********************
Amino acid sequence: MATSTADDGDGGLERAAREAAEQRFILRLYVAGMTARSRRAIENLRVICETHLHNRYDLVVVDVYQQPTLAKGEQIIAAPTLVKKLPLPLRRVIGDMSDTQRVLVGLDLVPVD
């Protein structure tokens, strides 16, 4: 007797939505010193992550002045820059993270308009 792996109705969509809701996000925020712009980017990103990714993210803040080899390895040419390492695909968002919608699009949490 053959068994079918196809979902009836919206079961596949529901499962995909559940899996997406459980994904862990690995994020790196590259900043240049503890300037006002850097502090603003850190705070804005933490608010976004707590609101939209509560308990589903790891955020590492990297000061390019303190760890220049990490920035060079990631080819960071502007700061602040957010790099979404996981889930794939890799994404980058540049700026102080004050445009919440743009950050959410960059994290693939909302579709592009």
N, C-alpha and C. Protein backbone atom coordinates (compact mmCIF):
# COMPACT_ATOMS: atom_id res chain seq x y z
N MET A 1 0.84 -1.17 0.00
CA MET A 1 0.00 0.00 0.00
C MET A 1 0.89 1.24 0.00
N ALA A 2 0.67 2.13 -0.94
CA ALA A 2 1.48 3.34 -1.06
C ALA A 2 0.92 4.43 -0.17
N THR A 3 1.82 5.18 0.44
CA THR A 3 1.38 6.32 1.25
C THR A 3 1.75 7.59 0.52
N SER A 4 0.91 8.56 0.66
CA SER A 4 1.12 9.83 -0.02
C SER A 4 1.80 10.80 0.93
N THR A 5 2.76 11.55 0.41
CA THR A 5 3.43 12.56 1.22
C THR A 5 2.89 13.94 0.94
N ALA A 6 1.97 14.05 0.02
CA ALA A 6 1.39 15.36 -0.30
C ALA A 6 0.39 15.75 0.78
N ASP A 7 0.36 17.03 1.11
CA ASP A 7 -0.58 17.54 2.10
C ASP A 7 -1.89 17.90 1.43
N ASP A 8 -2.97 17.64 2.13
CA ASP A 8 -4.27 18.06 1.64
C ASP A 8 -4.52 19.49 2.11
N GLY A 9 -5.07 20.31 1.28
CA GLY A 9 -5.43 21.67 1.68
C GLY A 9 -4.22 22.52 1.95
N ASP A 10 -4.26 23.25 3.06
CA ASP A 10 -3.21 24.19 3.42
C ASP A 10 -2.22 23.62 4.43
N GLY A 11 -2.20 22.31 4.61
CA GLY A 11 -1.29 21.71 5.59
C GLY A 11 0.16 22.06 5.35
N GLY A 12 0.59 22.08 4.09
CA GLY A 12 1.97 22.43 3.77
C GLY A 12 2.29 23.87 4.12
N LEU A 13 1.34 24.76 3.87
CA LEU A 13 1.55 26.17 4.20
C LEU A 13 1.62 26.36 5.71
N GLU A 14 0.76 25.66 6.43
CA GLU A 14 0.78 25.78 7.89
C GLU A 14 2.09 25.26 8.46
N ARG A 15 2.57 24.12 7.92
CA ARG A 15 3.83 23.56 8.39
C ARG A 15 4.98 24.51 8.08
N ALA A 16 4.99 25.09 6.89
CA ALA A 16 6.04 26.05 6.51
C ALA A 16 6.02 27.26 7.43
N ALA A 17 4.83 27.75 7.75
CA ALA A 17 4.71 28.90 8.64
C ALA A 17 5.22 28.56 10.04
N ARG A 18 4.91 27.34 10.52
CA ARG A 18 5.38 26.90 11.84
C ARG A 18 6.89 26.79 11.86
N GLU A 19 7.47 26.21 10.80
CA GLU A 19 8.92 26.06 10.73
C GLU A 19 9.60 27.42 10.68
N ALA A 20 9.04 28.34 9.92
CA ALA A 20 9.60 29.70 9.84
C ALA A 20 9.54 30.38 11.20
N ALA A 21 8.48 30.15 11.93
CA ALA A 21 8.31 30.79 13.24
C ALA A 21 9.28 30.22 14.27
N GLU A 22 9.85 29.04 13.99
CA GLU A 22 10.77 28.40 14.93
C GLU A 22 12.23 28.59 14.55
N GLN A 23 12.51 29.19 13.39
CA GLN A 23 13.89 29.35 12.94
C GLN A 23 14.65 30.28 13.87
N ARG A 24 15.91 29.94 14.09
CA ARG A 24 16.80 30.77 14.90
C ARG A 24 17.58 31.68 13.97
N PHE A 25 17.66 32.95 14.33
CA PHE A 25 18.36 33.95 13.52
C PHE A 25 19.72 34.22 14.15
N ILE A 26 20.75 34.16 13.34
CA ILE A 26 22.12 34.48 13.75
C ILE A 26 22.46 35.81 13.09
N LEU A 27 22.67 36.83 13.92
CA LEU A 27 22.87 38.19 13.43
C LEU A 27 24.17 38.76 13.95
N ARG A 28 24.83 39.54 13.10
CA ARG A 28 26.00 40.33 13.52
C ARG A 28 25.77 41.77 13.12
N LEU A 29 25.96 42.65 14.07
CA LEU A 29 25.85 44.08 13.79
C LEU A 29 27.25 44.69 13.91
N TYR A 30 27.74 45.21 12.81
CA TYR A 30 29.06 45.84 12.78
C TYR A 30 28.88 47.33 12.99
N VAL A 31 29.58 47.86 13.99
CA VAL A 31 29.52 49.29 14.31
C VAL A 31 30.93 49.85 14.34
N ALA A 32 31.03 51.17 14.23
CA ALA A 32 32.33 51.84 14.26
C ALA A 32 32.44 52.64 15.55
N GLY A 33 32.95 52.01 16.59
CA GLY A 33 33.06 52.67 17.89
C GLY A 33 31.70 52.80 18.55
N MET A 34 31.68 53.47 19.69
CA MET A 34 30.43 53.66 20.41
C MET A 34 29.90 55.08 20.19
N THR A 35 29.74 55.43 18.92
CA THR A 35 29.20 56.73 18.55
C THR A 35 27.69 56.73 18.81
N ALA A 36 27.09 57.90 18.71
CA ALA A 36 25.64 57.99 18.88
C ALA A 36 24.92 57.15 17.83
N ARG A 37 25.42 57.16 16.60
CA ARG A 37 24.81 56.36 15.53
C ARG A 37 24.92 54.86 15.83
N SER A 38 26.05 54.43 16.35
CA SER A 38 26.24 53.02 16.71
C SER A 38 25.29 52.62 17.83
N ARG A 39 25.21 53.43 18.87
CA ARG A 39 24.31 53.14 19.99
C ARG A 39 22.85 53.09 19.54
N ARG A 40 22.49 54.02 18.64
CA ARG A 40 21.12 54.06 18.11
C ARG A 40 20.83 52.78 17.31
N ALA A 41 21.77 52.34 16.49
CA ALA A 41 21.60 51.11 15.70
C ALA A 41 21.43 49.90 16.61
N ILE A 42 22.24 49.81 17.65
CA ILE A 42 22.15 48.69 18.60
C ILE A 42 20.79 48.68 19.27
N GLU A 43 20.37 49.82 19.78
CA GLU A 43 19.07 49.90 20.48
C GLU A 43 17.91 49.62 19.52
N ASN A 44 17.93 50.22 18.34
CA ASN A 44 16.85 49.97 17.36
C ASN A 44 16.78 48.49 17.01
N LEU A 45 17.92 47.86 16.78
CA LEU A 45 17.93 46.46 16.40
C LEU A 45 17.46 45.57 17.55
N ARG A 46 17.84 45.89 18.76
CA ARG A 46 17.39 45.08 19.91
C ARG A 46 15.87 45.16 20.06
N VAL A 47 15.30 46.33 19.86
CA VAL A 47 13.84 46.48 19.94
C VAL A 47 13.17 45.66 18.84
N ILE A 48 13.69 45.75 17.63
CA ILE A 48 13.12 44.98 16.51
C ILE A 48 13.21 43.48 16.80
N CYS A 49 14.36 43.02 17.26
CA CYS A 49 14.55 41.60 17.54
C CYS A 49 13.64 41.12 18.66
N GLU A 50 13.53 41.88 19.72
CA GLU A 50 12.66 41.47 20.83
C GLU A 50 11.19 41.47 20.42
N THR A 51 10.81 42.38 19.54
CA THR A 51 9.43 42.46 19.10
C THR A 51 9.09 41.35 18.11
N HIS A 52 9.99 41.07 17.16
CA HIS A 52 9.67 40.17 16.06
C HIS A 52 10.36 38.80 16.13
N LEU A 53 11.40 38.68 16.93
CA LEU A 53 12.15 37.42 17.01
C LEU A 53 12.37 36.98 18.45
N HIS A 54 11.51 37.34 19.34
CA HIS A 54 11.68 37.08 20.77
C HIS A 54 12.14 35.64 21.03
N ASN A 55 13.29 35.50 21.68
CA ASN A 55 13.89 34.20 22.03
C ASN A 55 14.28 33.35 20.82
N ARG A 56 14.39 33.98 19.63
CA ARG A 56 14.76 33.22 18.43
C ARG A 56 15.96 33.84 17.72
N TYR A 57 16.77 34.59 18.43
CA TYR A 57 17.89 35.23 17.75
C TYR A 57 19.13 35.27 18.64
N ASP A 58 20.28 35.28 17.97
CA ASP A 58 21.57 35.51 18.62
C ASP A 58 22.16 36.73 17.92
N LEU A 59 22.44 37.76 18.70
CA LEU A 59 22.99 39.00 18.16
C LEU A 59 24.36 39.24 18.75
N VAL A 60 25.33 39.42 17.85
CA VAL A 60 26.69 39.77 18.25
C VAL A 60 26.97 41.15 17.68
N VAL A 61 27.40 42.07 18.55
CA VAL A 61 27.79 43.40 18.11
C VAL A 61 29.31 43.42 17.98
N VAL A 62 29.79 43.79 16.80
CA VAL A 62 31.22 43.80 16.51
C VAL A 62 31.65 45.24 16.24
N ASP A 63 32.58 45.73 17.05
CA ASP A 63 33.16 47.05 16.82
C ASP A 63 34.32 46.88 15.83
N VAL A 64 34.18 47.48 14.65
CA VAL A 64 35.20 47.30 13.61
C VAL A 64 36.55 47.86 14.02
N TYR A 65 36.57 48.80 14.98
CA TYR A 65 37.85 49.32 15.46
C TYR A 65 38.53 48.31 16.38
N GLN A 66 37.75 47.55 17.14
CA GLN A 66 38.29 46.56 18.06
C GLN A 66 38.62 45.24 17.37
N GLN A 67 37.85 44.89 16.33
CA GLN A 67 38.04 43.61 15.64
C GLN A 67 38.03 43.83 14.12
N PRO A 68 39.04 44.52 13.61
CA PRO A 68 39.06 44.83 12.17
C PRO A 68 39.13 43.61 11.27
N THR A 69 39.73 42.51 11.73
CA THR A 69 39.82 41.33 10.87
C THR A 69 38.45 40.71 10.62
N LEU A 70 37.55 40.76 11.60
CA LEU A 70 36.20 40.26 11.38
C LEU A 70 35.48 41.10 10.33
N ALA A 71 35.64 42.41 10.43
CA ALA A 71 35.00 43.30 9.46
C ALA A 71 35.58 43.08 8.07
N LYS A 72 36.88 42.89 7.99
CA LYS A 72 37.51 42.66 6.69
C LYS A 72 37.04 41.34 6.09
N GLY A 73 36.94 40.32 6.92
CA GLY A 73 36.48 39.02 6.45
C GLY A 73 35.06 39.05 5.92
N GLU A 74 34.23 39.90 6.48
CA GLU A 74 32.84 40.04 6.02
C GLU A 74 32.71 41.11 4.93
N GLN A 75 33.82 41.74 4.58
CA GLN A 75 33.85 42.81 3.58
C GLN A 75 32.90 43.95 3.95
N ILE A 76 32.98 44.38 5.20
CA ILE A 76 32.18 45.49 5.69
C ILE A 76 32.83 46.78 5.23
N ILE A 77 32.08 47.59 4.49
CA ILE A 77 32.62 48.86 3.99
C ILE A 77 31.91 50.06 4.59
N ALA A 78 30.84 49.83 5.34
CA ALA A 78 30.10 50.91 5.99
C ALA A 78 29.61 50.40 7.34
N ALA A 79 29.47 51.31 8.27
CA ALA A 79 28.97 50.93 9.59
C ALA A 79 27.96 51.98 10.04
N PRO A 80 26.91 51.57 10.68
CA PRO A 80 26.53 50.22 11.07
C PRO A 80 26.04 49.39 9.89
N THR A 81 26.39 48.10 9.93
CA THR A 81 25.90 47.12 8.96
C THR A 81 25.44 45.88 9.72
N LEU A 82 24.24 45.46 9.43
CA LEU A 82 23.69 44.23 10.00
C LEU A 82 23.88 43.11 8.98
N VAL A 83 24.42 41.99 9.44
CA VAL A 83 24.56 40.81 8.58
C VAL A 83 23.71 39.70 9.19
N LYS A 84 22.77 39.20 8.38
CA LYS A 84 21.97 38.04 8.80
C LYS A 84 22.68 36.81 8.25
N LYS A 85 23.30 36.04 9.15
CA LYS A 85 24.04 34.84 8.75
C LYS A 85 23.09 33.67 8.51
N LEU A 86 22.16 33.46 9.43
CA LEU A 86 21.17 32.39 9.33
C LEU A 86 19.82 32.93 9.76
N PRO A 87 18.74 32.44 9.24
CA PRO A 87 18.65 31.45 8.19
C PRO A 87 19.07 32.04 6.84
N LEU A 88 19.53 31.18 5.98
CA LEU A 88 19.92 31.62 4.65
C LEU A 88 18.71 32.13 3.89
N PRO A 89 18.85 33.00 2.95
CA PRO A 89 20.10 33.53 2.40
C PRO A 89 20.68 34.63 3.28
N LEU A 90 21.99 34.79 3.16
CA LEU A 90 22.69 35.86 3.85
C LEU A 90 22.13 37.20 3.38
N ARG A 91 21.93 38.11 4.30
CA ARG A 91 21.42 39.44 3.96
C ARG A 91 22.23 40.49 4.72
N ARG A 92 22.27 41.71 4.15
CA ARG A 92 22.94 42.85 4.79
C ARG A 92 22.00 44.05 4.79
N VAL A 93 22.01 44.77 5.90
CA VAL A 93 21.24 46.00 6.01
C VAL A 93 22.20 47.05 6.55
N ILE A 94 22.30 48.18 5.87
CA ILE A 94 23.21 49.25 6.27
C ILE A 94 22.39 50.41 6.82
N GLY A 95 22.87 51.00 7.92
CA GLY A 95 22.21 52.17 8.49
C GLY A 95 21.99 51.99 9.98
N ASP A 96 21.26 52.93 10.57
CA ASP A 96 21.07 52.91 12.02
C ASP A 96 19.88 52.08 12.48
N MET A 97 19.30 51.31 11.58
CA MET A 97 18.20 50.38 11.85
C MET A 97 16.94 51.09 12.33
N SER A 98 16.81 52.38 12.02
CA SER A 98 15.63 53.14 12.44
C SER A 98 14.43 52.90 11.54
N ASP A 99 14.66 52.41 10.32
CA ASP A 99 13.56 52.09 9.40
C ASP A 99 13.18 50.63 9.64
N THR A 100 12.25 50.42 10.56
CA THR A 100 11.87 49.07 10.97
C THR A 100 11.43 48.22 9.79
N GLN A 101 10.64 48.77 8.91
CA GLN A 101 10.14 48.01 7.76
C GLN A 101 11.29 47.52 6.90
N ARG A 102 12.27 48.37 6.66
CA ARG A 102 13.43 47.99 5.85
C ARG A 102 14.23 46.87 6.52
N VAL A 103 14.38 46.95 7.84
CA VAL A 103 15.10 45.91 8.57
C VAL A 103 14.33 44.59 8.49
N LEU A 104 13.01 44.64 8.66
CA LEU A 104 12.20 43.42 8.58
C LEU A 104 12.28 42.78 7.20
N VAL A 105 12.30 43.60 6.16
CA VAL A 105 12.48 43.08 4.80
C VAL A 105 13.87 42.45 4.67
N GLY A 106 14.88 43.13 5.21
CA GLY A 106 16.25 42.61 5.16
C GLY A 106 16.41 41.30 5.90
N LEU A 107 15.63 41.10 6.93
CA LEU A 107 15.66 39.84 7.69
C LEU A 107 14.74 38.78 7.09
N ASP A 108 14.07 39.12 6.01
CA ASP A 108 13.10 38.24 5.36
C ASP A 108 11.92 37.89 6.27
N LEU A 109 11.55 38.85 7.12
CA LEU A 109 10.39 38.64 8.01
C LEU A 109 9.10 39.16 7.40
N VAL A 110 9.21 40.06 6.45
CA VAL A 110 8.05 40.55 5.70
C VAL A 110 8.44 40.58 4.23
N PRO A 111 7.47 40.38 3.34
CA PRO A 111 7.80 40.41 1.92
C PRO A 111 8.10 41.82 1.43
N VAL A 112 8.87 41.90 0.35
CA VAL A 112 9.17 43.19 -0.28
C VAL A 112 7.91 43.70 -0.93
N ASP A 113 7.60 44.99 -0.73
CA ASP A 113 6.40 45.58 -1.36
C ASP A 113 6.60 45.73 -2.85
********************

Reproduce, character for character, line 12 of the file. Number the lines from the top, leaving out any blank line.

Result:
CA THR A 3 1.38 6.32 1.25